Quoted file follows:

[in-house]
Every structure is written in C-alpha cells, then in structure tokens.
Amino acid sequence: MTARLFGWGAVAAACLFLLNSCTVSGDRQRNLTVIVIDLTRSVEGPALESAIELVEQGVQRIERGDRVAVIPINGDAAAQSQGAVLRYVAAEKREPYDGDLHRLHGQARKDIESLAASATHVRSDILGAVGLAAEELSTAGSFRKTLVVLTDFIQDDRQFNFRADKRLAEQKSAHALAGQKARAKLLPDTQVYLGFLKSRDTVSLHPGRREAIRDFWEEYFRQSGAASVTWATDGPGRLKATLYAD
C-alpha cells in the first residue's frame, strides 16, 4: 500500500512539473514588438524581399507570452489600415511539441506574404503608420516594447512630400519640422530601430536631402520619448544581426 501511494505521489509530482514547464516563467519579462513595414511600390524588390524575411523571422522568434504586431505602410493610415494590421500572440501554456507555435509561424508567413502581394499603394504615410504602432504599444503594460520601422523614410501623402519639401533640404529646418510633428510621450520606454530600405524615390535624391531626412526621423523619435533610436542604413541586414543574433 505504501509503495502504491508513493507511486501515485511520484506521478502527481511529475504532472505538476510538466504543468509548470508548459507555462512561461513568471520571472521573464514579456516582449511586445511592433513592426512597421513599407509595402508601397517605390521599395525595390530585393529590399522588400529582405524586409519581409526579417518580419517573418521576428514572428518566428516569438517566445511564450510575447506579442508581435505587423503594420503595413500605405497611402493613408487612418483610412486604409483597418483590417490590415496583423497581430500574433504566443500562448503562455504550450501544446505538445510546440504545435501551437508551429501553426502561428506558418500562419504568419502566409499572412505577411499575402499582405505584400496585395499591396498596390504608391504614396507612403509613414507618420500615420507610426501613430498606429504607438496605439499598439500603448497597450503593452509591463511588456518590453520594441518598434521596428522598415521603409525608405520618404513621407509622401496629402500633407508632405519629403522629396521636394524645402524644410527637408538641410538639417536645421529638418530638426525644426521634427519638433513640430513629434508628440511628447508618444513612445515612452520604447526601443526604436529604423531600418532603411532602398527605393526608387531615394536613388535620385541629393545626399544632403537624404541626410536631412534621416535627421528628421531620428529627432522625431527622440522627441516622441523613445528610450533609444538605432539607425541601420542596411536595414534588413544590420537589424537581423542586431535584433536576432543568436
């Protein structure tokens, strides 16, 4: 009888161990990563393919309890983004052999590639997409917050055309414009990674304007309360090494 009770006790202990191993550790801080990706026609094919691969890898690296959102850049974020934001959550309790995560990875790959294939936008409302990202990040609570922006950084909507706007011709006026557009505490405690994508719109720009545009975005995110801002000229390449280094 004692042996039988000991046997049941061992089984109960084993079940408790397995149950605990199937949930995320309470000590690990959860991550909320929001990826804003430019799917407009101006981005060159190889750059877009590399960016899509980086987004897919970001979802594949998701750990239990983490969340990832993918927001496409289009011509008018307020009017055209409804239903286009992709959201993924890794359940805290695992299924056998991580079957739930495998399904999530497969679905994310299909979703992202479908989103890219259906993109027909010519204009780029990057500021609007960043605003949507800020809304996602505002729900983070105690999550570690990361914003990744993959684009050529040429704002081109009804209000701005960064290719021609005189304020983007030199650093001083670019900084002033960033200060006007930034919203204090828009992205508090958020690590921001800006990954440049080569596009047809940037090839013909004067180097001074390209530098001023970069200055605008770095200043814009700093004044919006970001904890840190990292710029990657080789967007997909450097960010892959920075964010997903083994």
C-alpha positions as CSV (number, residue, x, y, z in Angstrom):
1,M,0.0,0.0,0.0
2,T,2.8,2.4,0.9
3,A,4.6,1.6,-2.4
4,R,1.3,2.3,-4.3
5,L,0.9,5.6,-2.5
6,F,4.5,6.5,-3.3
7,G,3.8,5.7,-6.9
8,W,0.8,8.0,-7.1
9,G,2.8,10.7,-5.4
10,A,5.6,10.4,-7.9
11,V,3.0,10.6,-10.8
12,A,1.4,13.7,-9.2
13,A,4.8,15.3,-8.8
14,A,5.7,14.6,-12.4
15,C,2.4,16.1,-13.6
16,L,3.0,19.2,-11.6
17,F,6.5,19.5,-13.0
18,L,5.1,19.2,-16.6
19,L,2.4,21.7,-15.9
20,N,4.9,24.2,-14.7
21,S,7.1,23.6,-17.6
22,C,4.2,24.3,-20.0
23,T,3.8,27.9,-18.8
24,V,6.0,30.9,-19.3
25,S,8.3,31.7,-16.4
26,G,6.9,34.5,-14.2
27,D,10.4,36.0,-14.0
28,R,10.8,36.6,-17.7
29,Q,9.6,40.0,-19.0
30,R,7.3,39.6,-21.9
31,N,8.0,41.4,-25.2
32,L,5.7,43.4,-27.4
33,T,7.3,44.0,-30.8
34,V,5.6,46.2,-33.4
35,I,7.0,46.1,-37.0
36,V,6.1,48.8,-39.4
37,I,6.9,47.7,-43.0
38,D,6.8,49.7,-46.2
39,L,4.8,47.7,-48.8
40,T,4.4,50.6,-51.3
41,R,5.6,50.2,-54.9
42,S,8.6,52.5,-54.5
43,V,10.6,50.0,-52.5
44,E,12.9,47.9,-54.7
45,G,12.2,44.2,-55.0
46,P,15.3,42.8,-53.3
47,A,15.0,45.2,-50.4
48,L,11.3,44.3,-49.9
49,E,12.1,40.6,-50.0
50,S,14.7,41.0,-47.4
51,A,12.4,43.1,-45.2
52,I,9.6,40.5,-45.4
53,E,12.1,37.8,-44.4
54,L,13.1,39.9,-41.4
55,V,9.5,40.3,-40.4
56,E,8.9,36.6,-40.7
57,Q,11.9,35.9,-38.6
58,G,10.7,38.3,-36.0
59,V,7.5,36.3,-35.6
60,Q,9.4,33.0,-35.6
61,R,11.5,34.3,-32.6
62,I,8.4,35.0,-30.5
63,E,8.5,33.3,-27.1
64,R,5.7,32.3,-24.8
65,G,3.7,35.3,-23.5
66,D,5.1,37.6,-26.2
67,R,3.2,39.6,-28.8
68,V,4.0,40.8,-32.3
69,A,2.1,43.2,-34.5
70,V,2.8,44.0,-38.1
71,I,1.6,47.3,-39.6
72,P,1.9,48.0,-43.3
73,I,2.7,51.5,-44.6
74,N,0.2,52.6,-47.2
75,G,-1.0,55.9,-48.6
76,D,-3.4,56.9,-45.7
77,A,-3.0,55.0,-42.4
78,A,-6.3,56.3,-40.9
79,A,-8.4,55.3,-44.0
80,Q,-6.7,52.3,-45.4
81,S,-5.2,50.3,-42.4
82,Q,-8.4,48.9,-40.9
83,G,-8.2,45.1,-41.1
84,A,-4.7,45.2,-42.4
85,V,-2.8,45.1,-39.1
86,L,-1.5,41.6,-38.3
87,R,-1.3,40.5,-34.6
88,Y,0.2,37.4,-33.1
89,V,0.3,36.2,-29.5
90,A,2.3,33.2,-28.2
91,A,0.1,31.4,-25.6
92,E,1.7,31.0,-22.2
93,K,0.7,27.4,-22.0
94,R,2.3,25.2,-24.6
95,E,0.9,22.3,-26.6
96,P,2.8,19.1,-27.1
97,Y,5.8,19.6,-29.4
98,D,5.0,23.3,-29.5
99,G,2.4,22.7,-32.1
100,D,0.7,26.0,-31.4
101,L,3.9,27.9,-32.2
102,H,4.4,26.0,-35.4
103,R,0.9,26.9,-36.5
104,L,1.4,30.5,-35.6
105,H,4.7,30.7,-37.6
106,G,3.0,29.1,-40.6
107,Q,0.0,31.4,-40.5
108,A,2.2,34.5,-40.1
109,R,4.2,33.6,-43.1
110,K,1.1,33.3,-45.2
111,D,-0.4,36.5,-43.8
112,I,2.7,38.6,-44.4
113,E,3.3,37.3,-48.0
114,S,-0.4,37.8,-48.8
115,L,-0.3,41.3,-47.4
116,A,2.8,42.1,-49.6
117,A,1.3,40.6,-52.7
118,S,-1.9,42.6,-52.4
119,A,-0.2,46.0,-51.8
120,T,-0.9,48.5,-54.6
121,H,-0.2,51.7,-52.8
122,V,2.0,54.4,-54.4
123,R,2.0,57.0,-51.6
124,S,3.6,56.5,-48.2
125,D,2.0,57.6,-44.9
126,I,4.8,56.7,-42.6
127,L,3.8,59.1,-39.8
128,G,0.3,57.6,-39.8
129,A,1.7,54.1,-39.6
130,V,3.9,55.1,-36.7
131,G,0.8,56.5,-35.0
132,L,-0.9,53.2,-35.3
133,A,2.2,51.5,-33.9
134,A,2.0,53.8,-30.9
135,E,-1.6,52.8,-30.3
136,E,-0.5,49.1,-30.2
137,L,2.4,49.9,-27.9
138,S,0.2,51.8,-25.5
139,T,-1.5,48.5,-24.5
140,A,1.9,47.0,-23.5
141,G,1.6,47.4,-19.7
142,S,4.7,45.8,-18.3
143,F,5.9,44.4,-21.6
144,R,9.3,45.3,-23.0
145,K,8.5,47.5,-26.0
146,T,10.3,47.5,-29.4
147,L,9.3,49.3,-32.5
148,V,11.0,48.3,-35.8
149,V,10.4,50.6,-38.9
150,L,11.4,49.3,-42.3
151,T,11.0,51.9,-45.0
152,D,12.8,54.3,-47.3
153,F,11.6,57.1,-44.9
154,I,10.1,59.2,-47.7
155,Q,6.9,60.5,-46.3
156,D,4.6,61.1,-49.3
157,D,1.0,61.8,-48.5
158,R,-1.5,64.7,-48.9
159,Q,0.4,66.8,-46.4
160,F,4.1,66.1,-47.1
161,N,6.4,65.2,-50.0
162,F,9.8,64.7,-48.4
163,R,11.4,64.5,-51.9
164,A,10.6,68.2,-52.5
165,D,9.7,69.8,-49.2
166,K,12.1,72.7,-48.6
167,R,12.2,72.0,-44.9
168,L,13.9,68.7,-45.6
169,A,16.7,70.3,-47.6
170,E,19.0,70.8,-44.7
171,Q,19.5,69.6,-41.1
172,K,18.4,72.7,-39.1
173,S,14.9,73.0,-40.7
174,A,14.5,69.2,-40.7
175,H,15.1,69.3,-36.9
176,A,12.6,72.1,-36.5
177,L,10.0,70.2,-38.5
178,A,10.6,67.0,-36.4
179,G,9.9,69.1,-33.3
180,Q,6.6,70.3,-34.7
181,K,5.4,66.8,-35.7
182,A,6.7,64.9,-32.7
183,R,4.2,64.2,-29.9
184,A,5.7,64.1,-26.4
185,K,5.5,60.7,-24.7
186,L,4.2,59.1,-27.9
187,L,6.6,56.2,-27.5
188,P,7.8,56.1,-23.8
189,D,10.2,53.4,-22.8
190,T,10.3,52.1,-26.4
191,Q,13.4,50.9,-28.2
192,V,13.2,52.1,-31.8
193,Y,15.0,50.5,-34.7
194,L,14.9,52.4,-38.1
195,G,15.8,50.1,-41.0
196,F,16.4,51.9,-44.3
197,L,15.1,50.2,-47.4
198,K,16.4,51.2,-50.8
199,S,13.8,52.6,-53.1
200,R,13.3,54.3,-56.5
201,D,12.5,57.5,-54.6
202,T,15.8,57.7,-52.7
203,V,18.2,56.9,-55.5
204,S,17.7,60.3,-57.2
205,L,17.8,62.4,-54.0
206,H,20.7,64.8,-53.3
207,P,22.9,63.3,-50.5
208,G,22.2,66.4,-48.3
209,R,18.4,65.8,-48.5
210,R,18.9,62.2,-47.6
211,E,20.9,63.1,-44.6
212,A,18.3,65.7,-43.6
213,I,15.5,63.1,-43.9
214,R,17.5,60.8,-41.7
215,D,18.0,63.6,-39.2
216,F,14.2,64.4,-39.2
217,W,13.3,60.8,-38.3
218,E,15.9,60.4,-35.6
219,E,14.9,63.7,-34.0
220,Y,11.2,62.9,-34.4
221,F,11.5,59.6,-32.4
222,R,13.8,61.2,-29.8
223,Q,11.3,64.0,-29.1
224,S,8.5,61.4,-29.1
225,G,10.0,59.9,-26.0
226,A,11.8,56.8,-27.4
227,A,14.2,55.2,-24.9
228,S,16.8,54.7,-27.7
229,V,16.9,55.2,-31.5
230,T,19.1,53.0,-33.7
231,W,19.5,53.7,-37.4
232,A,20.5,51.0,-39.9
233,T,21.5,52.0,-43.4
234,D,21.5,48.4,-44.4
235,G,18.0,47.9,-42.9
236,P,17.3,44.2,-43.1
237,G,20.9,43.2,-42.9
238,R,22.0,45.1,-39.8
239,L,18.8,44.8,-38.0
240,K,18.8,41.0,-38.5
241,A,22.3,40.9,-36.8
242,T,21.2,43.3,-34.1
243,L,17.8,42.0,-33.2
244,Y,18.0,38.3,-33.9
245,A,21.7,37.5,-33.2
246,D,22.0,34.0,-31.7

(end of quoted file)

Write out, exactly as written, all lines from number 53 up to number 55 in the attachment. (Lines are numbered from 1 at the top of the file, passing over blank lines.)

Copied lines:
47,A,15.0,45.2,-50.4
48,L,11.3,44.3,-49.9
49,E,12.1,40.6,-50.0